Monday, October 26, 2015

A Story Retold … and Retold Well!

“How did you make it?” Ashton asks his older sister, Katie.

We had just finished making Instant Pudding and had been using our Mealtime placemats while we ate our pudding.

Katie’s food preparation activity was conducted in a low tech format … using a non-electronic communication display (a matrix-16 Food Prep display plus recipe-specific Dual=Representation Supplemental Symbols) worn by the Facilitator on a Velcro-receptive apron. 

Aided Language Stimulation was the teaching model used throughout this interactive hands-on food preparation activity.  

Ashton’s comment, however, was a beautiful segue into my planned follow-up activity, i.e., using the Animated Step-by-Step™Instant Pudding on the iPad (Microsoft PowerPoint app) to ‘tell the story’ of how Katie made that delicious pudding.

Knowing in advance that I was going to introduce an Animated Step-by-Step™ as a follow-up ‘story’, I was careful to follow the exact same sequence of steps when Katie and I made the pudding.  As these PowerPoints are animated, they lend themselves well to ‘retelling’ a story in an interactive way. The act of activating the animations (I typically use a Bluetooth switch to simplify the motor response) provides just the right amount of audience participation to make the story interesting. I also personalized the story by liberally using the children’s names throughout the story.

To better address Katie’s needs, I altered the PowerPoint in advance to have the symbols appear when the page opened instead of after the page animations were completed. This allowed me to ‘read’ the story using the symbols (Note: symbols typically appear at the end of the animation sequence, especially important when literacy is the major focus of the group lesson). Please refer to the  08/03/2015 blog post, What if you want the symbols to appear upfront? for detailed information on how to make the symbols appear as soon as the page opens.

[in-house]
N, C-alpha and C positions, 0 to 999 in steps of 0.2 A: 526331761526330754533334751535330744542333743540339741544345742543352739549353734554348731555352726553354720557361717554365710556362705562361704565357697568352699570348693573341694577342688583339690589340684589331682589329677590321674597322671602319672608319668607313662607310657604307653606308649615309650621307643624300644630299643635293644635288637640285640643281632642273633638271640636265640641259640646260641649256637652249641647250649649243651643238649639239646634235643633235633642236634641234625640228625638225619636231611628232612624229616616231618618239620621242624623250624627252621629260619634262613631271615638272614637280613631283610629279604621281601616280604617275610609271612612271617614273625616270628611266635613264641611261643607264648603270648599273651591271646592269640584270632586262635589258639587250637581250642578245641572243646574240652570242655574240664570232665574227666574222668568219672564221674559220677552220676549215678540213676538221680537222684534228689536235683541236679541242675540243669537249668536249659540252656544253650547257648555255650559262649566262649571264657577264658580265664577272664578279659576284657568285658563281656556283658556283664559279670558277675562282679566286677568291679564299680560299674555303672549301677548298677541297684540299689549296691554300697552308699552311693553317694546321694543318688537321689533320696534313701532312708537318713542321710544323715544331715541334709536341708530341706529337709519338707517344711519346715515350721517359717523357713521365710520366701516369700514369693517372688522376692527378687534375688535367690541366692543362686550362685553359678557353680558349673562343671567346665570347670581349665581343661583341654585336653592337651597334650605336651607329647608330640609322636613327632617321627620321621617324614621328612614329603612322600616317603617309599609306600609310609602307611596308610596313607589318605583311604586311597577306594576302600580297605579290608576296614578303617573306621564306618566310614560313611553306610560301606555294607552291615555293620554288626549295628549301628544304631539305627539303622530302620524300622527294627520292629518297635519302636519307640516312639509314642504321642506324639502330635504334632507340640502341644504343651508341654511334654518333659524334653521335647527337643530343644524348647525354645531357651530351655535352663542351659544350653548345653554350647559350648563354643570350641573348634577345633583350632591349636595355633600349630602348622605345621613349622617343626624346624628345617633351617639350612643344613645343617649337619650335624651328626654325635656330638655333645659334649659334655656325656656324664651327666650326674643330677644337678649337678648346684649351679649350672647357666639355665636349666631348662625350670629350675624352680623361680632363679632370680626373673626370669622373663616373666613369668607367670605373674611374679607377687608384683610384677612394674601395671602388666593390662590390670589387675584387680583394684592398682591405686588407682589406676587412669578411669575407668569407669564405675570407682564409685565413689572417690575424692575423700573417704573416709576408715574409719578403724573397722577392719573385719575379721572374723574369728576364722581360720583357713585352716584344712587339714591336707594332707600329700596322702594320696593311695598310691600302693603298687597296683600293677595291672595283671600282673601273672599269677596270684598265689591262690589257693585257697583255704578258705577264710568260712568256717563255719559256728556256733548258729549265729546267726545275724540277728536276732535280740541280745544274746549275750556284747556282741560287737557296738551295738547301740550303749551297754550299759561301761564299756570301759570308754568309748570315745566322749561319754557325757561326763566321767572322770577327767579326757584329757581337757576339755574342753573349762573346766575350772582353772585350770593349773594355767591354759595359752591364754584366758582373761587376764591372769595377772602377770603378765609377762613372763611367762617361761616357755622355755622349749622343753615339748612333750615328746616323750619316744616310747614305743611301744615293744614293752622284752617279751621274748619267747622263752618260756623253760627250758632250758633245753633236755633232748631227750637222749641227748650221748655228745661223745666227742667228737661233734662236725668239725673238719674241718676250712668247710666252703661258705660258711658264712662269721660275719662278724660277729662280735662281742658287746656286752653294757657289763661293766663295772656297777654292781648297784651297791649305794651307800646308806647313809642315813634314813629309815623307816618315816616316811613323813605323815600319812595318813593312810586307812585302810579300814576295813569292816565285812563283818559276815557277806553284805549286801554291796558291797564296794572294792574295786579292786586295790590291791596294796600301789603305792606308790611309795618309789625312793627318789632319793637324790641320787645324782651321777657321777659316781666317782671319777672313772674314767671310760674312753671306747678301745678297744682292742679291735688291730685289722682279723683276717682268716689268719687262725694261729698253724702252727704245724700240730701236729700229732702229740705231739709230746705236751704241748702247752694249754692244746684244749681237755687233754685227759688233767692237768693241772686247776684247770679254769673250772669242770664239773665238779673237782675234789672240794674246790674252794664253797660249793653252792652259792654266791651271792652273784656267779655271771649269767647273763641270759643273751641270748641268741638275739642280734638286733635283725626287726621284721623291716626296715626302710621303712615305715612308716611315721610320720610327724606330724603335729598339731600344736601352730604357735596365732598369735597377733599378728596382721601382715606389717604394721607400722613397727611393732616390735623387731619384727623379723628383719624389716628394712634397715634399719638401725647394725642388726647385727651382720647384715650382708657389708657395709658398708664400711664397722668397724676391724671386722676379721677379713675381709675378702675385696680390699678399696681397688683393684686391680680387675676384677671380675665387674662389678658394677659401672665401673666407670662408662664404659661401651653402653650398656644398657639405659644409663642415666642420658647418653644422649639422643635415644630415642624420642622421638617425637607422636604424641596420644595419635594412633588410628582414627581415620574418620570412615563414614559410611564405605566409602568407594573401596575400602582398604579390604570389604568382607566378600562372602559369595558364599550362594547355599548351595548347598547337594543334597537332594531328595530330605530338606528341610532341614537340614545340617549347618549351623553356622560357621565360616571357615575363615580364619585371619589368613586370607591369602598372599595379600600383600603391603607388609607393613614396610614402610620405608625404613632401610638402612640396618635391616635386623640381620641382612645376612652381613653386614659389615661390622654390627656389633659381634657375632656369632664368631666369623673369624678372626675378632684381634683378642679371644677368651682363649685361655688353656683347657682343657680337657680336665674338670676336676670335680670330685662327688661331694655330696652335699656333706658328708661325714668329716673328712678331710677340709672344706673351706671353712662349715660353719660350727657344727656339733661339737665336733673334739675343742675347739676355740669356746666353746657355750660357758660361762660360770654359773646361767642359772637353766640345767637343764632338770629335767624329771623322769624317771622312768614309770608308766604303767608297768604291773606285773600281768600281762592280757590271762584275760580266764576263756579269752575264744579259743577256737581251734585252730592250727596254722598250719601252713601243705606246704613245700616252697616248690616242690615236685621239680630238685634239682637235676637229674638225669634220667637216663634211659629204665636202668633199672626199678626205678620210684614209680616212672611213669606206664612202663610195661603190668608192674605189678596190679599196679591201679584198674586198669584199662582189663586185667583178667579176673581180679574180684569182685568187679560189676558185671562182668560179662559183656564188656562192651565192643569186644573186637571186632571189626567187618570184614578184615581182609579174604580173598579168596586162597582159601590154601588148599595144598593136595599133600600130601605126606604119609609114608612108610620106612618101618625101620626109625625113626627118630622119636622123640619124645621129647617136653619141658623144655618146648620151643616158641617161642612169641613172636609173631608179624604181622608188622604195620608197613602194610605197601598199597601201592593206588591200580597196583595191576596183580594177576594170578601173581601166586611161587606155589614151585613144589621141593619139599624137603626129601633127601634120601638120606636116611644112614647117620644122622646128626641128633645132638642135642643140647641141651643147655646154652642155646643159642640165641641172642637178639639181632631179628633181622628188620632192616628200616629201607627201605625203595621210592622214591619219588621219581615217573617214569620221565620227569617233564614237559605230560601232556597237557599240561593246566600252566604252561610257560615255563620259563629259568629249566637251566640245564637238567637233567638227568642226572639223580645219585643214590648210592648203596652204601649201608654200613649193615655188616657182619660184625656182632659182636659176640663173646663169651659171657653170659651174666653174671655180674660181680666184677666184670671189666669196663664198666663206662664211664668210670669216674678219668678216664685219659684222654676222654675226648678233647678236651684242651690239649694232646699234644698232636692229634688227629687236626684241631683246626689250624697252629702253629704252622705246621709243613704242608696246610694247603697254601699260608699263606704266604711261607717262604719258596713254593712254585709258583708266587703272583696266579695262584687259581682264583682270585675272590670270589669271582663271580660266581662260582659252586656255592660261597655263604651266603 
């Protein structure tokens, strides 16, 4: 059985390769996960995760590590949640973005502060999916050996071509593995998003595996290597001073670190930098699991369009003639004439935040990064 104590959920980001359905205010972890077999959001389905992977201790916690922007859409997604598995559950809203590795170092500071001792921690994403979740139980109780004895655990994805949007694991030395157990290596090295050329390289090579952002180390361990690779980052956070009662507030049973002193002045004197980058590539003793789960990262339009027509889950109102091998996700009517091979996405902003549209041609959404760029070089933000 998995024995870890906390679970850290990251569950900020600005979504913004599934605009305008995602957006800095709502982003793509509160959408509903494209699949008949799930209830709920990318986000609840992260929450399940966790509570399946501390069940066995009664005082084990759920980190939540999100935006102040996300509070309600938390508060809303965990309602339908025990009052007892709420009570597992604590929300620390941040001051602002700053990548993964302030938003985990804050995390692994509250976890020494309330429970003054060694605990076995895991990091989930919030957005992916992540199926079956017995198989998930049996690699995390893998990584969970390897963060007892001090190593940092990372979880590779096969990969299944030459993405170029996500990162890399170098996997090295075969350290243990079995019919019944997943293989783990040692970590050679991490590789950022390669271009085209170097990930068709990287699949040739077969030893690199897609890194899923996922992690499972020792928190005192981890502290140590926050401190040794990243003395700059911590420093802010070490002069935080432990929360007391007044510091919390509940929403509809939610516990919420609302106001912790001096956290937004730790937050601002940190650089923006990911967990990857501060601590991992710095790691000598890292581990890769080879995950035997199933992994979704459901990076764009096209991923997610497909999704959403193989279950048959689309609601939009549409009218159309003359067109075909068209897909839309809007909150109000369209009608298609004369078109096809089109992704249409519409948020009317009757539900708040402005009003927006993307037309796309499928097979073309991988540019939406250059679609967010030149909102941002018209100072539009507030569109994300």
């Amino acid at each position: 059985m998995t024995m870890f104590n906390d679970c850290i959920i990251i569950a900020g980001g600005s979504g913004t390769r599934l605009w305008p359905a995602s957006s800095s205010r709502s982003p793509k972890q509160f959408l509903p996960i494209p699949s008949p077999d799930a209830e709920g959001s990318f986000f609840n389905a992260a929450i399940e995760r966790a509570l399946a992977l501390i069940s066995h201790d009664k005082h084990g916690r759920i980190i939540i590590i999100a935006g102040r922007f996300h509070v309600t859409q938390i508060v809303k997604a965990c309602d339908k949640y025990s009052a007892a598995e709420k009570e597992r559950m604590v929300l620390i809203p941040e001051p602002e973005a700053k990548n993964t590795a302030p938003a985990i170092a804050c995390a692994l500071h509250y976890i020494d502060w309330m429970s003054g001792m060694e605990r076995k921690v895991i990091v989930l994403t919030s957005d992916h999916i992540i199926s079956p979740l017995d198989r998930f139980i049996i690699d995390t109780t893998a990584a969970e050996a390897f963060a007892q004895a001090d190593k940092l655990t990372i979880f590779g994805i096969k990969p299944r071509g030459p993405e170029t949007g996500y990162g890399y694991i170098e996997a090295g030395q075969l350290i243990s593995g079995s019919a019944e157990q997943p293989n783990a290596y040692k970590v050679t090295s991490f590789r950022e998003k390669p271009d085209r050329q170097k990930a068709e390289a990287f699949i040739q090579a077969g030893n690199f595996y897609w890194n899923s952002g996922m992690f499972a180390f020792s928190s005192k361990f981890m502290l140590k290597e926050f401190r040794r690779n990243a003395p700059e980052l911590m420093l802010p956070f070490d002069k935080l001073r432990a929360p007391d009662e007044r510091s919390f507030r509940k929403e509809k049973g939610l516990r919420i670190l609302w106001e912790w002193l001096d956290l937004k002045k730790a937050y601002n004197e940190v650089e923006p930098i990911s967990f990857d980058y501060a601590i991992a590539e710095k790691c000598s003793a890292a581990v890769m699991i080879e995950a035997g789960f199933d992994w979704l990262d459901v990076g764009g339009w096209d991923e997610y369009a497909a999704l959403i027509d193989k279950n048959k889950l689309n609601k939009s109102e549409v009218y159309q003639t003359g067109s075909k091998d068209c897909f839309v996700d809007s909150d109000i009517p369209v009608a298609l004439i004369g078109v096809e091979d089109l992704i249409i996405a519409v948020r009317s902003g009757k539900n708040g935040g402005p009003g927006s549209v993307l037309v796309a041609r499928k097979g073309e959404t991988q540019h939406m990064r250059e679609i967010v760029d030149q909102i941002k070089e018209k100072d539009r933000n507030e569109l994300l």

Here’s a peek into the story about Katie making pudding for Ashton.

(referring to the cover page) 

"Oh look, Katie, I see your brother, Ashton, eating the vanilla pudding we made! (sheer coincidence that the graphic does indeed look like her brother) 

Looks like he likes it!  …. (Ashton verbally confirms that the vanilla pudding was indeed delicious) …

Ashton, here are all the ingredients Katie needed to make your pudding.  Katie needed …  1 package of instant PUDDING MIX (trigger the animation). She found that on the counter (showing the COUNTER supplemental symbol)…. 1 cup of MILK (trigger the animation). Katie,  can Ashton guess where we found the MILK?  We found the MILK in the (expectant pause) (showing the FRIDGE supplemental symbol).

First, Katie OPENED the BOX of PUDDING (pointing to the symbols as you speak)(Ashton triggers animation)
READY, SET, OPEN. (Katie triggers animation)
Then Katie noticed, HEH THERE IS a BAG INSIDE …(Ashton triggers animation)

 Let’s see what happened next in our story...

(Note: the ‘pinch to zoom in’ feature IOS system is being used to enlarge the symbols for Katie)

Using an Animated Step-by-Step™ to tell a story about what you did,  is a great way to share the experience and provide additional exposure to the language and the symbols used in a previously accomplished activity.  It’s also a great way to promote sibling and peer interaction! In short , Animated Step-by-Steps™ allow you to retell an experiential story in a fun and interactive way.

…‘til the next post ... (new posts every Monday)

© 2015 Carol Goossens’, Ph.D.
Augmentative Communication Consultant
Speech-Language Pathologist
Special Educator
Author and International Speaker

Symbols used in illustrations:
SymbolStix 2015
Used with permission
PO Box 550
Huron OH 44839